Will Woods’ Bladeworks Kraken: Update from the Middle East

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IDF “Lone Soldier” and friend of TTAK Jon M. poses with the Will Wood’s Kraken while serving in Israel.

I have written at length about my support of Israel in its struggle against Islamofascism. For those who do not know the backstory, Jon M. is a friend and 4WD companion of mine, who happens to also be serving an enlistment in the Israeli Defense Forces. While he was home on leave I presented Jon with the William Woods’ Bladeworks Kraken (review here) on behalf of Will and TTAK, to take back to Israel and put it through further testing. It was a small gesture to show our support, and another adventure for a really fabulous knife. Jon agreed to send us a couple of updates, and one arrived today:

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The Kraken with Jon’s duty weapon, an IMI Tavor rifle.

Kraken Update by Jon M.

When Clay first offered me the chance to take William Woods Kraken back to Israel with me I was stunned. I’ve always loved knives but the majority of my experience has been with inexpensive pocket folders and multi-tools. The chance to use a real piece of art like the Kraken was one I couldn’t pass up.  After several months with the Kraken, I feel like I’ve become a knife snob.  In the IDF we call large fixed blades “commando knives”. The majority of guys use a cheap tacticool survival knife with a compass in the handle and a blade that can’t hold an edge, I’ve seen those things break and fall apart after little use. It’s great knowing that I’ve got a tool that can handle anything I throw at it and I will never have to worry about it braking or failing in a critical moment.  I would love to tell you that I’ve done some super awesome things with the Kraken – that I used some wild Krav Maga move and took down a dozen terrorists with nothing but my trusty knife. Thankfully that’s not true.

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Jon wears the Kraken on his left shoulder when wearing full-kit.

The Kraken has still not been combat tested and I hope it never needs to be. Most of the tasks I’ve found for the Kraken are fairly mundane: cutting rope, opening tuna cans, spreading hummus, and of course wassak (IDF speak for cool points).  The Kraken has excelled in all of its assignments (especially hummus spreading). It has found a permanent spot in my kit and I’m always happy to find a use for it. Unfortunately it’s size and weight keeps it from being with me when I’m not in full gear (I carry a Leatherman Wingman with me for the day-to-day stuff). The blade developed a bit of surface rust underneath the scales after several months, but after a quick clean it was looking good as new. Clay left a pretty sharp edge on the blade and it’s held up well. I’ve only touched it up a couple of times (although my sharpening skills as no where close to Clay’s). It is easy to sharpen and only takes a couple of minutes about once a month to keep it razor sharp.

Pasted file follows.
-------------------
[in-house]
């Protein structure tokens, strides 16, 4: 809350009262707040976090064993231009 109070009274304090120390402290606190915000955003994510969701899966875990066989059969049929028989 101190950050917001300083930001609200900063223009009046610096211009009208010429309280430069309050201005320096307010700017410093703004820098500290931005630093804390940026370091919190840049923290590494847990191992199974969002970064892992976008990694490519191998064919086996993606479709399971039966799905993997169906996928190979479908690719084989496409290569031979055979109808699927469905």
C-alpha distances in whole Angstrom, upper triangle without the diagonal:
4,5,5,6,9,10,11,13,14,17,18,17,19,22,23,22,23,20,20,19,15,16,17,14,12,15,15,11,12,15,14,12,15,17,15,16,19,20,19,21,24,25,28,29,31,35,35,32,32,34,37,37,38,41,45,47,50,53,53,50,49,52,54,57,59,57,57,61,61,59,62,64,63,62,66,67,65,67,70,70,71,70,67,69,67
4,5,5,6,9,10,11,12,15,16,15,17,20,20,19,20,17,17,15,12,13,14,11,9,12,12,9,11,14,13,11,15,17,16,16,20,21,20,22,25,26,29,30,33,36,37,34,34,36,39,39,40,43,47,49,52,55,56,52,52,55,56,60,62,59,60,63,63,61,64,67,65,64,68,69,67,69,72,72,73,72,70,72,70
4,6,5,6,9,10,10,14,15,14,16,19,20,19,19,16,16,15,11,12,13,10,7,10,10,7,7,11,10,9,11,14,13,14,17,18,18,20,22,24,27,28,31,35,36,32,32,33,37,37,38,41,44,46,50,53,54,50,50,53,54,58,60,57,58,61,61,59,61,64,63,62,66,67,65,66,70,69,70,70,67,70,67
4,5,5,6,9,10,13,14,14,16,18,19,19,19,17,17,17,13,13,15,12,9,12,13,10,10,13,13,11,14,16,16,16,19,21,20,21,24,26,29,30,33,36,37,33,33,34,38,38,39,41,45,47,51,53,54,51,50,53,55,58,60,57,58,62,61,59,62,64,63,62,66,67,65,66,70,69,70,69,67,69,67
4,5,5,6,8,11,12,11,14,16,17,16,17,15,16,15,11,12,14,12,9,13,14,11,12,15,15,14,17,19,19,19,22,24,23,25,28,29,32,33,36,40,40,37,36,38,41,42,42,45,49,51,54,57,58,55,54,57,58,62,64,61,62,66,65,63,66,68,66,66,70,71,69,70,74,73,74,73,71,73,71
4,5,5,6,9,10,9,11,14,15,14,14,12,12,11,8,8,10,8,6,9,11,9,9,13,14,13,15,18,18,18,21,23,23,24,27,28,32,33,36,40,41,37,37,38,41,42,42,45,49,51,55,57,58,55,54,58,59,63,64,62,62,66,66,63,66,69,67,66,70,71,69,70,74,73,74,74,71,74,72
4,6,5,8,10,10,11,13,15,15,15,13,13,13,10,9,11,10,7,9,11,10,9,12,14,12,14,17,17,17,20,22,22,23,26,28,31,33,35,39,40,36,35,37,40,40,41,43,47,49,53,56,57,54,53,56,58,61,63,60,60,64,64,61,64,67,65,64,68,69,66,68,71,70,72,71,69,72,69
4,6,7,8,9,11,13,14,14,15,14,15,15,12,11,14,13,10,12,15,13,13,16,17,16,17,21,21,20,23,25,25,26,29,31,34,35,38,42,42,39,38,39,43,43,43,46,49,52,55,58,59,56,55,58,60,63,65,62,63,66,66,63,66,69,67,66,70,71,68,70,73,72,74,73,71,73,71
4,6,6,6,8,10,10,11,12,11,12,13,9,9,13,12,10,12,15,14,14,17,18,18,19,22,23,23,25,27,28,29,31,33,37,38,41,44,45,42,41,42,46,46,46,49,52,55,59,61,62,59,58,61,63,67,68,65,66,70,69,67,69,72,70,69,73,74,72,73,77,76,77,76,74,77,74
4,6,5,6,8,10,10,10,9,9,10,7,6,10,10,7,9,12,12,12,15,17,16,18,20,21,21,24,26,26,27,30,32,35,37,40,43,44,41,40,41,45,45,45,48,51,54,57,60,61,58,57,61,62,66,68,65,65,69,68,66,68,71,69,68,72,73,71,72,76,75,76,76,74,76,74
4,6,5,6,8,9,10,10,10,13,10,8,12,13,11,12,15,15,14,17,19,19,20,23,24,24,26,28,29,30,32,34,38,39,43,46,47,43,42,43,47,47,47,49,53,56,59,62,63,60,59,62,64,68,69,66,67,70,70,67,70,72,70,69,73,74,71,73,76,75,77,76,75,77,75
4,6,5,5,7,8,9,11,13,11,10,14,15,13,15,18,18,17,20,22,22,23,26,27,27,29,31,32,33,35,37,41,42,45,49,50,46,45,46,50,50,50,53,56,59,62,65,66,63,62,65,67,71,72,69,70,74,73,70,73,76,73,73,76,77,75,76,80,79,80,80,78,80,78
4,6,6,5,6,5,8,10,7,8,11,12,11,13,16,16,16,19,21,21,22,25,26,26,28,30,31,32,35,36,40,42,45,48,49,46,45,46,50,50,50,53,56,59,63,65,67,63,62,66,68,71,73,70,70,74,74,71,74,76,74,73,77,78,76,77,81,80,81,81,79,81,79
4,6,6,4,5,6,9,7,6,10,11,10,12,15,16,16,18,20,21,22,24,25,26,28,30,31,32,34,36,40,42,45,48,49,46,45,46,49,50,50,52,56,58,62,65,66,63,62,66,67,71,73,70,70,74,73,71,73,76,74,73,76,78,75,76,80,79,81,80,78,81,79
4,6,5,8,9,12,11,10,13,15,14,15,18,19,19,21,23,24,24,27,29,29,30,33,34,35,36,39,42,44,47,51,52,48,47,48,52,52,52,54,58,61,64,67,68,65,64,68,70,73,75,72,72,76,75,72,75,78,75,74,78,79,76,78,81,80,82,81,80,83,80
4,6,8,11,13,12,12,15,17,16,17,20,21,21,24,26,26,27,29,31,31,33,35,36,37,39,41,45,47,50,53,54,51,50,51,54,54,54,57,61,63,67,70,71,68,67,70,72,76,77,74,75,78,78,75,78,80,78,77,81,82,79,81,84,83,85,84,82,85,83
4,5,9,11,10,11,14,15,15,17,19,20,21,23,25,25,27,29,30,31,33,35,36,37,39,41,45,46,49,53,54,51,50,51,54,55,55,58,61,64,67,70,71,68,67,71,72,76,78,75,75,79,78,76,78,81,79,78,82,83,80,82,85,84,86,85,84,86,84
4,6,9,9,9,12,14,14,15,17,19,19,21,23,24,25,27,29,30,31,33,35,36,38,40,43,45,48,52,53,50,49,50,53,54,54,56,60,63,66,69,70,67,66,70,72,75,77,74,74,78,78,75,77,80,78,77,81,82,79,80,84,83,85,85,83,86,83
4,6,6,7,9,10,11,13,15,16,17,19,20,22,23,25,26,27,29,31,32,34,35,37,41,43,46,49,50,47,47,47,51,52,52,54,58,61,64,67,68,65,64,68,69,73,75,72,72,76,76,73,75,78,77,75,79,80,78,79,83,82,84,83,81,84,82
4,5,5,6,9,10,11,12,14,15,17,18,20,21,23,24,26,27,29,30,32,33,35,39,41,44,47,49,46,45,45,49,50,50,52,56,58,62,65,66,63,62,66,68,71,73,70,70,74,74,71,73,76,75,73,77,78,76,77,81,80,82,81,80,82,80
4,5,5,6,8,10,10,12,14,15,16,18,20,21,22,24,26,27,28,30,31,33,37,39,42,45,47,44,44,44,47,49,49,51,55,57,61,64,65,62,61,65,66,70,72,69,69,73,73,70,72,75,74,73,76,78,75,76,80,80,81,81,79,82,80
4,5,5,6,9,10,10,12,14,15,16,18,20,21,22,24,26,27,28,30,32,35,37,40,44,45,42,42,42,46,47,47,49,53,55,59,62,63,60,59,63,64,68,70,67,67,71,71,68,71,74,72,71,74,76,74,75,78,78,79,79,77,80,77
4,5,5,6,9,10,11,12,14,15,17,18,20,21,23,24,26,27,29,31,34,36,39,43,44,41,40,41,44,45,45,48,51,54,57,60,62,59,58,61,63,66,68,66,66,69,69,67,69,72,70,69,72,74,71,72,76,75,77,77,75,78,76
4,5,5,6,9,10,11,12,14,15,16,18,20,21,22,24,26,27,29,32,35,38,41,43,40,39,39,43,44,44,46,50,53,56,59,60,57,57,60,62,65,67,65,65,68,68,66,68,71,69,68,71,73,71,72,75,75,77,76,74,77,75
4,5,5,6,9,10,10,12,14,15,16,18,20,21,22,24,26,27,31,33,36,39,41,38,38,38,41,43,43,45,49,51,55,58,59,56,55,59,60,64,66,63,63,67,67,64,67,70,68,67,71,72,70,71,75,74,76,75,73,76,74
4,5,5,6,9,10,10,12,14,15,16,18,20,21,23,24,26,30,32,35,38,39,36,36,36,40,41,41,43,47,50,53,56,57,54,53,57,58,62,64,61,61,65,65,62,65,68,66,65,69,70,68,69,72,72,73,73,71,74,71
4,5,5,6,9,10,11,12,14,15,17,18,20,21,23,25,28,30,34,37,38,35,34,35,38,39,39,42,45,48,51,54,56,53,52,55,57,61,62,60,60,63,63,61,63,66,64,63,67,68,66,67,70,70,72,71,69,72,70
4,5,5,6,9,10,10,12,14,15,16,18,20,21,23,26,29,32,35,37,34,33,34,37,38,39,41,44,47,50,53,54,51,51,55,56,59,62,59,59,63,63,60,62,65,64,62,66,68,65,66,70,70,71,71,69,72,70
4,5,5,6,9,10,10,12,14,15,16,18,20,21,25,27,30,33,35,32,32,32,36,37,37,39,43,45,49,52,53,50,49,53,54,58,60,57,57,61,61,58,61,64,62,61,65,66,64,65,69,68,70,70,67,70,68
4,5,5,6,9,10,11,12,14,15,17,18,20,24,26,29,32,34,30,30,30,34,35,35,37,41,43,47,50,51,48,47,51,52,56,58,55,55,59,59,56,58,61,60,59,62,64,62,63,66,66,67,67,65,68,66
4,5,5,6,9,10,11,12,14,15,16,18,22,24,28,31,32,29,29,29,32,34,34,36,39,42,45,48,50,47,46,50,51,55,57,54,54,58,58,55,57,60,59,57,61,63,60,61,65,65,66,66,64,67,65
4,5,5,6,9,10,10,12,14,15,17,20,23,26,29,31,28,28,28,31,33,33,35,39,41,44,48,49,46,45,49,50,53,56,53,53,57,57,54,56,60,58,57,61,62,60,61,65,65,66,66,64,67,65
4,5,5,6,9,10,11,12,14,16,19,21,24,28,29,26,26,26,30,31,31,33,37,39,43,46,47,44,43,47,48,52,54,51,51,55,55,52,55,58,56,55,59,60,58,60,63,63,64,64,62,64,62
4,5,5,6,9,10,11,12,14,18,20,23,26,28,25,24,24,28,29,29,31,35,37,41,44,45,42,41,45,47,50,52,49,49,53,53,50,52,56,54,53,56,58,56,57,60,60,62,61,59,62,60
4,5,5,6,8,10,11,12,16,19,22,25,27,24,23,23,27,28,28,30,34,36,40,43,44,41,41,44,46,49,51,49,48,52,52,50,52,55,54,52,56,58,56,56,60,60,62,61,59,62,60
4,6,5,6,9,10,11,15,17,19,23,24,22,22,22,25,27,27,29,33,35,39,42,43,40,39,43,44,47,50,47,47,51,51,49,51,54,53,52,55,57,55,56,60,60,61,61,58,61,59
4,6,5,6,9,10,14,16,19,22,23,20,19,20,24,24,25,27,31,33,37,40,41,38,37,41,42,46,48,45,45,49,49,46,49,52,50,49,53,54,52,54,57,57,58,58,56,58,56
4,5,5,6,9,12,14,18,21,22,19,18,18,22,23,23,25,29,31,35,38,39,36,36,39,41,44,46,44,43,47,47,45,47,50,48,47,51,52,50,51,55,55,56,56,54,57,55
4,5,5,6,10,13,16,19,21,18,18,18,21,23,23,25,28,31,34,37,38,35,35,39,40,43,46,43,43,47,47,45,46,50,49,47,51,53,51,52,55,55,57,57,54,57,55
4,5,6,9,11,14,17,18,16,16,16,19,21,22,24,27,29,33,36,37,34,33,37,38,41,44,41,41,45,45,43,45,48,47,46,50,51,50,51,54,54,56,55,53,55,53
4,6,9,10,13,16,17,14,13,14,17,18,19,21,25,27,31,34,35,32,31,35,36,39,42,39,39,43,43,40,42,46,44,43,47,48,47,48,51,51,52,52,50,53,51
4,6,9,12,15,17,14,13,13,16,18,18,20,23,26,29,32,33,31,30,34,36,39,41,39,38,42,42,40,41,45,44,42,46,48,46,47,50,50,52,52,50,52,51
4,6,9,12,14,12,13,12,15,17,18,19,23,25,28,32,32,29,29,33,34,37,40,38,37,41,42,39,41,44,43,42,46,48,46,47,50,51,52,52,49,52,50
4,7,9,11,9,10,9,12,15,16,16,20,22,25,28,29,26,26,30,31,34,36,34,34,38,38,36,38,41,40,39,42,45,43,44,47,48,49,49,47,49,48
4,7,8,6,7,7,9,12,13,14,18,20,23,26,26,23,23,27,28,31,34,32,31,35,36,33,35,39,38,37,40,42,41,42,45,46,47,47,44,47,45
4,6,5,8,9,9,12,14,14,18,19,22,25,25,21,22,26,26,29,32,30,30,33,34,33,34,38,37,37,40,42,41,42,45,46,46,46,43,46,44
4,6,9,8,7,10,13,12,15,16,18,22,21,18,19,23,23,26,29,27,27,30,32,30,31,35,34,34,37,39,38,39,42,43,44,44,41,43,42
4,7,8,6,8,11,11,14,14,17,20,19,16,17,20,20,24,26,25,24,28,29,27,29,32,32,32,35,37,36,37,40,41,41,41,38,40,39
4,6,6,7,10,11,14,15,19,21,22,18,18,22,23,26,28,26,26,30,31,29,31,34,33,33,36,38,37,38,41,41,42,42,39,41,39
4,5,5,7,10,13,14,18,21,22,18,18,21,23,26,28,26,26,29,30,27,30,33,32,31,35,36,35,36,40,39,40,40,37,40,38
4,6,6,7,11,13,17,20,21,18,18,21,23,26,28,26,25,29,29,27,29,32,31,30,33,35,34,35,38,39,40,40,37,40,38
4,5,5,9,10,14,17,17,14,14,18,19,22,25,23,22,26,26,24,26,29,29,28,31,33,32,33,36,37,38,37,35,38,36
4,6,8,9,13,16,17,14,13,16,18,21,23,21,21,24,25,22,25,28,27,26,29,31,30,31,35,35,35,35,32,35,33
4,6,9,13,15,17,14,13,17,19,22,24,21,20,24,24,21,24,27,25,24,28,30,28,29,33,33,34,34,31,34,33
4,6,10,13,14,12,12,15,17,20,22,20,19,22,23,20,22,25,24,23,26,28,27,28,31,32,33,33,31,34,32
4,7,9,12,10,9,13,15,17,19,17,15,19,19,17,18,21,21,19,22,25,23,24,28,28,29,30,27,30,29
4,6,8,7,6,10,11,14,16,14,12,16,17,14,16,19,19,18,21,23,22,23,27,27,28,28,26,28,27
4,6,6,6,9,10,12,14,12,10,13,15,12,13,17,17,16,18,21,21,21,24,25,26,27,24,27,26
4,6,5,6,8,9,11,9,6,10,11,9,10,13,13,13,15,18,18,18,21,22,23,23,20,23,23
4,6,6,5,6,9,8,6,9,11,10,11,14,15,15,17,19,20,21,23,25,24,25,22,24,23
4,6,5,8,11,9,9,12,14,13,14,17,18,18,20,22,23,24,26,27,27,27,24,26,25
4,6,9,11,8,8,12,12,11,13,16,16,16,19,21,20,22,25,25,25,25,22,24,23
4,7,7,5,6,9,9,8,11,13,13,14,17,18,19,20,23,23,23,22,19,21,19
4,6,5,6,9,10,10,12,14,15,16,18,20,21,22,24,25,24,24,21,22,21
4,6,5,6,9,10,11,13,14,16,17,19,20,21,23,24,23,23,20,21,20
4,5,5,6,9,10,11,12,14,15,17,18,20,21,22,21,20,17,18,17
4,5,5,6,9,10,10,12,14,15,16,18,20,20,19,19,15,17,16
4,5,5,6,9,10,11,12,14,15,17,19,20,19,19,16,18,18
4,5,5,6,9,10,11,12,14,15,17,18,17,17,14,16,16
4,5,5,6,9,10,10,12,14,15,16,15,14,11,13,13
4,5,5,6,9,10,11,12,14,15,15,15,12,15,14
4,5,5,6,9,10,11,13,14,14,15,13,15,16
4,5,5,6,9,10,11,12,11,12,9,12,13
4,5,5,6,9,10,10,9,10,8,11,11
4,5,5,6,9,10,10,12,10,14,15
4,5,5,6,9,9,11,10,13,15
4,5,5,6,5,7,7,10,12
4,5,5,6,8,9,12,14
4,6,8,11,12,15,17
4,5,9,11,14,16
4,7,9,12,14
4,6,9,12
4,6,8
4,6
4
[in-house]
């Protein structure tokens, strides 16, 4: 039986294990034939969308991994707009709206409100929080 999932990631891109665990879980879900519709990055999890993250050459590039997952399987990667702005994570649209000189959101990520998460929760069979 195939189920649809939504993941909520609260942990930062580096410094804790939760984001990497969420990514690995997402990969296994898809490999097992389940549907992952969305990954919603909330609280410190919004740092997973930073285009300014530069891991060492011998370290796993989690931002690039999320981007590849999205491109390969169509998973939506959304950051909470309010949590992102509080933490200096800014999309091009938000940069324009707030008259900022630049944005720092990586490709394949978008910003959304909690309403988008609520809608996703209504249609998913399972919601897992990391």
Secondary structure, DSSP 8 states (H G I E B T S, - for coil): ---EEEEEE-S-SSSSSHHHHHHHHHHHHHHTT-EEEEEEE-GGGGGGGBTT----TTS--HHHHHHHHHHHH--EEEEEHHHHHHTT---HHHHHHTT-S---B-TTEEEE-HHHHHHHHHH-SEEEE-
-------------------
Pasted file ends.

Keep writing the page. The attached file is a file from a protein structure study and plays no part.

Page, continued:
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The Kraken with Jon’s unit insignia (Nahal Brigade) ad a “Fighter’s Pin”, earned after combat training.

Overall, I couldn’t be happier with the Kraken. It’s an unbelievable tool that sets a ridiculously high standard for fixed blade knives. Part of me is sad that this one is only a loaner and the other part of me is excited to be a part of this knife’s adventure. It’s like being a part of The Sisterhood of the Traveling Pants – we’ll call it The Brotherhood of the Traveling Blade. A huge thank you to Clay and to William Woods for setting me up with such a great piece of gear and for their support for me, my brother’s in arms, and the State of Israel. I couldn’t be more proud to carry this with me and every time I use it, I remember just what I am fighting for.

Editor’s Note: Jon –  you really need to send us an action shot of the Kraken spreading hummus. 🙂   Stay Safe Buddy. -HCA

 

comments

  1. PeterK says:

    Yeah! Hummus shot!

  2. SigGuy says:

    Stay safe! I wonder if a small bead of silicone around the scales would solve that reoccurring rust problem?

    1. Possibly. I think if I were to own said knife, I would probably masking tape the blade/exposed pommel, etc and hit the tang with a good spray paint. Unless someone can tell me why this is a horrible idea. Which it might very well be.

      Silicone would certainly be a good fix on a medium-term time frame.

      1. ChuckN says:

        Spray paint is a quick and dirty way to protect it,
        though spritz of rubber coating would work a
        little better. I’ve used Duracoat on a few of my
        knives and it seems to works quite well.

        1. technically, I was thinking the truck bed liner spray in a rattle-can. I have had excellent luck with it on Jeep parts that I want to protect.

          And Thank you to both you and David (comment below)

      2. I’ve done clear spray paint under the scales of my Becker BK9 after I stripped off the black coating. No adverse effects yet

  3. AW1Ed says:

    *slow clap*
    Outstanding! I too await the hummus spreading pics. Is there nothing this knife can’t do? (grin)

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Will Woods’ Bladeworks Kraken: Update from the Middle East

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